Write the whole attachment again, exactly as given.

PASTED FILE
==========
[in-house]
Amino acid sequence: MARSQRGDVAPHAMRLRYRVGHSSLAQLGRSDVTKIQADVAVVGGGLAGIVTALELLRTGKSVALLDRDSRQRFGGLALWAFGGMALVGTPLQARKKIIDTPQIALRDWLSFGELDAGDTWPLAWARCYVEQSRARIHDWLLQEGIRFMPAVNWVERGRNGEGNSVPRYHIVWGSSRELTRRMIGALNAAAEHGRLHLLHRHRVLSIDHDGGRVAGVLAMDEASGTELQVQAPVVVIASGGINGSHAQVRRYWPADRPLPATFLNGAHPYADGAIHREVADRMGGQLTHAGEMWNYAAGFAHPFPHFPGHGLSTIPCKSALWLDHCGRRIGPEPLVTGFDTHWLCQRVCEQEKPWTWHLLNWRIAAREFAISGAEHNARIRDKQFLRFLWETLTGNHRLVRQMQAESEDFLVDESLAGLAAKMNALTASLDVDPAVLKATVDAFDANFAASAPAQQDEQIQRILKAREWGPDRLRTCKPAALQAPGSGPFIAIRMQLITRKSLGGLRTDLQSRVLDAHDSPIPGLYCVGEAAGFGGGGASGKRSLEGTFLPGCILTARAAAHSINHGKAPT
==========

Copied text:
[in-house]
Amino acid sequence: MARSQRGDVAPHAMRLRYRVGHSSLAQLGRSDVTKIQADVAVVGGGLAGIVTALELLRTGKSVALLDRDSRQRFGGLALWAFGGMALVGTPLQARKKIIDTPQIALRDWLSFGELDAGDTWPLAWARCYVEQSRARIHDWLLQEGIRFMPAVNWVERGRNGEGNSVPRYHIVWGSSRELTRRMIGALNAAAEHGRLHLLHRHRVLSIDHDGGRVAGVLAMDEASGTELQVQAPVVVIASGGINGSHAQVRRYWPADRPLPATFLNGAHPYADGAIHREVADRMGGQLTHAGEMWNYAAGFAHPFPHFPGHGLSTIPCKSALWLDHCGRRIGPEPLVTGFDTHWLCQRVCEQEKPWTWHLLNWRIAAREFAISGAEHNARIRDKQFLRFLWETLTGNHRLVRQMQAESEDFLVDESLAGLAAKMNALTASLDVDPAVLKATVDAFDANFAASAPAQQDEQIQRILKAREWGPDRLRTCKPAALQAPGSGPFIAIRMQLITRKSLGGLRTDLQSRVLDAHDSPIPGLYCVGEAAGFGGGGASGKRSLEGTFLPGCILTARAAAHSINHGKAPT